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Published on October 4th, 2010 | by EIC

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Tardy Machine raises concerns from students

A line composed of exhausted-looking students crowds all available areas near the staff cafeteria, extending past the security table and well out the Pico gate. This is just a typical morning in the tardy pass line.

“It’s not working, and it’s not strong enough. It’s like going to a concert,” security guard Dunell “Mr. D” Smith said about Samo’s new tardy machine.
Students have also voiced their doubts about the machine.

“It ruins class time and it’s a total waste of money we could spend on things we actually need,” juniors Sara Margulies and Emma Keckin said.

One by one, students pile in, scan their IDs and receive a printed tardy slip. Sometimes this slip is paired with a surprise lunch detention notification.

Samo staff seems split on the new technology. Many teachers believe that it’s too slow a process and makes the students arrive to class even later.

“It’s too early to tell. We’re trying to make it very efficient,” Principal Dr. Hugo Pedroza said in response to the criticism. “When everybody is here on time, we get paid by attendance. As far as expensive, that’s a relative term. This is here to stay.”

M-House Outreach Specialist, Jeffrey Keller prefers the new machine to the old practices.

“I think it works and saves a lot of work for a lot of people,” he said.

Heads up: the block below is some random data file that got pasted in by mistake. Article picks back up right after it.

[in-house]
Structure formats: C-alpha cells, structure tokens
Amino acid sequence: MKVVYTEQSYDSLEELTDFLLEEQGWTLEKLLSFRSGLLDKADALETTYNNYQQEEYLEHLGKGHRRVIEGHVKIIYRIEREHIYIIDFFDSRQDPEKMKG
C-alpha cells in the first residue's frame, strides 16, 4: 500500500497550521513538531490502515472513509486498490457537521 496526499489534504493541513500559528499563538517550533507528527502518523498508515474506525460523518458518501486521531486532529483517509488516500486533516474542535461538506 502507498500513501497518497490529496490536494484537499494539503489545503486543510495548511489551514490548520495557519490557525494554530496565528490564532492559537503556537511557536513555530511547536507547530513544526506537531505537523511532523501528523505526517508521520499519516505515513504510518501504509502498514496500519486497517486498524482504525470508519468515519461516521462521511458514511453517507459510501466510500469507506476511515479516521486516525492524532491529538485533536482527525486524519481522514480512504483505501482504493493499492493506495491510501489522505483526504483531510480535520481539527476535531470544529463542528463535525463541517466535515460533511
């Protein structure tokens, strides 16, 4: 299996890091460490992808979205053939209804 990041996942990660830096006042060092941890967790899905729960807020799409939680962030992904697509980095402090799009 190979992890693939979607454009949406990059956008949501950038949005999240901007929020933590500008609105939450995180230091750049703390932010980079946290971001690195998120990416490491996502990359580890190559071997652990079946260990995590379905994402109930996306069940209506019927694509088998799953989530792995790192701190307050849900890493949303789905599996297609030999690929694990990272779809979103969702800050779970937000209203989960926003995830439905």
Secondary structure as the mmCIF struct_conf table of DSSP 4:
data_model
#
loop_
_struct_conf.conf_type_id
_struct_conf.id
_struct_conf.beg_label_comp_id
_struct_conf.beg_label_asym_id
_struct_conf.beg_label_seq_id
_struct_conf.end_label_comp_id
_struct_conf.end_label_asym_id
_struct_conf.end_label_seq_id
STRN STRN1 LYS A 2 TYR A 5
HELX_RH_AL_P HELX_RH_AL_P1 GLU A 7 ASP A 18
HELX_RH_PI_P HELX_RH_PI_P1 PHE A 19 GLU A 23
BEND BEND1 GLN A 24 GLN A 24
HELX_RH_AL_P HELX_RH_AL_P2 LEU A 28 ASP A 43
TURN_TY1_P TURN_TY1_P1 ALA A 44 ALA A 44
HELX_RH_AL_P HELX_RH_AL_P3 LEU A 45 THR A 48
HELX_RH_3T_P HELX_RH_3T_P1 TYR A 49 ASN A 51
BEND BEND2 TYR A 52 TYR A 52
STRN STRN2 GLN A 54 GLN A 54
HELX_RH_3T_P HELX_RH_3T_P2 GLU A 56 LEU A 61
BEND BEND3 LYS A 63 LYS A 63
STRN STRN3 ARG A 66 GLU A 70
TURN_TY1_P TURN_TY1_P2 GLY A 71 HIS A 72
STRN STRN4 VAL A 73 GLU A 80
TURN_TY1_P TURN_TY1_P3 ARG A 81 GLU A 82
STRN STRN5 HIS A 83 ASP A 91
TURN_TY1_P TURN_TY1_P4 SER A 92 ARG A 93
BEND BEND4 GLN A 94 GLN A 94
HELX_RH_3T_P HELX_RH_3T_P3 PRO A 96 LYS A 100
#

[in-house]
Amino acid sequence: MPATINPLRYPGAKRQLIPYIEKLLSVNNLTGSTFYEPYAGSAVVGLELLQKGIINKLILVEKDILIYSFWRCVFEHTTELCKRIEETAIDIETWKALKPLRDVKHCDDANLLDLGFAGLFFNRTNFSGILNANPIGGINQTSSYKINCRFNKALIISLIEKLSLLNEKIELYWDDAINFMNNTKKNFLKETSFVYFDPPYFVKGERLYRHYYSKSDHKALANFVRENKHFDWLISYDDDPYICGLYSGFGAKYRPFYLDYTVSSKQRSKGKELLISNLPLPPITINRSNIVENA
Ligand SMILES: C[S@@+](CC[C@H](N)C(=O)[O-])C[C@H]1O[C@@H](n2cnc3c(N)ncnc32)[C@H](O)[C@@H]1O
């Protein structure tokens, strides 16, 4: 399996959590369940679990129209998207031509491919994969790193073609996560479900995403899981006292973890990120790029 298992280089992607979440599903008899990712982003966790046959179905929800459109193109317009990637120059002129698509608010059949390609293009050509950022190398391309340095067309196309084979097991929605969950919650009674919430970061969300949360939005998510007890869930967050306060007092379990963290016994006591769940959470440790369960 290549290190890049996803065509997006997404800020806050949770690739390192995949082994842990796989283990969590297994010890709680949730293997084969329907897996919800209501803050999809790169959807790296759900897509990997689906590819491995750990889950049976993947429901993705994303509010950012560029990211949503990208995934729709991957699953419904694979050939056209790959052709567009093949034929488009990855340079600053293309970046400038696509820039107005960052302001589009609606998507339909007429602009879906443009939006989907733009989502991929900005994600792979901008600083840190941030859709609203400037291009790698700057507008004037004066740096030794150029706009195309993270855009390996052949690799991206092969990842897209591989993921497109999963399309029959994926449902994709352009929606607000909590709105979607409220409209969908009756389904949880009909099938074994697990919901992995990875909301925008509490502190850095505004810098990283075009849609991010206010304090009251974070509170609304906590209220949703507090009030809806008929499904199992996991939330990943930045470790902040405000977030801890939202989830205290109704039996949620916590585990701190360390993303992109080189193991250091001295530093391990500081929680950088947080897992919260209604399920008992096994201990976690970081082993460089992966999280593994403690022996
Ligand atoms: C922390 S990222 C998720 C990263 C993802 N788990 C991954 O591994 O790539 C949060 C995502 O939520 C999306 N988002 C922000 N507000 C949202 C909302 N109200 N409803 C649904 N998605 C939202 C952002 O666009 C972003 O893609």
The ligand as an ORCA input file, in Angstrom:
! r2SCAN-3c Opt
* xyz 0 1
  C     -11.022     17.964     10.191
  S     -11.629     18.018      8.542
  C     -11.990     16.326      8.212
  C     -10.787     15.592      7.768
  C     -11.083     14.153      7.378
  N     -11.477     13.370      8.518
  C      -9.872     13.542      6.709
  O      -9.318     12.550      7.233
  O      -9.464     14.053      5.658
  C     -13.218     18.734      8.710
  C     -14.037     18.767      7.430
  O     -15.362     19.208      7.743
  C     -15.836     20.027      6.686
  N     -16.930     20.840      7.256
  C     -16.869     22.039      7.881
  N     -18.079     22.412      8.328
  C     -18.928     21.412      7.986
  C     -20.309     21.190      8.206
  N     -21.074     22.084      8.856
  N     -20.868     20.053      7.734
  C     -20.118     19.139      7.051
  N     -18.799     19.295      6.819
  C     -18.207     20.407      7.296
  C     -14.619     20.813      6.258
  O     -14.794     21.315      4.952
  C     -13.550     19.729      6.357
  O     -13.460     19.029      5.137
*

Activists for the new tardy machine seek reason in the fact that labor work and cost would be cut in half.

“Doing it by hand was infinitely longer,” Semik said. “I think it was money well-spent; less kids can fall through. Today, we scanned 203 kids for tardies.”

The new electronic tardy machine was introduced by O-House principal Clara Herran, who found the machine so efficient at her previous high school that she proposed it to the Samo administration. As for the cost, “the computers came from a separate budget” Semik said. The money would not have otherwise gone to textbooks, class computers or other such materials.

“The policy was created with everyone’s best interests in mind. The machines are good additions –– they suit us well.” Semik said.

The one thing everyone does agree on is that the best solution to avoiding the tardy policy and machines is to be on time.

Nadine Melamed
Staff Writer


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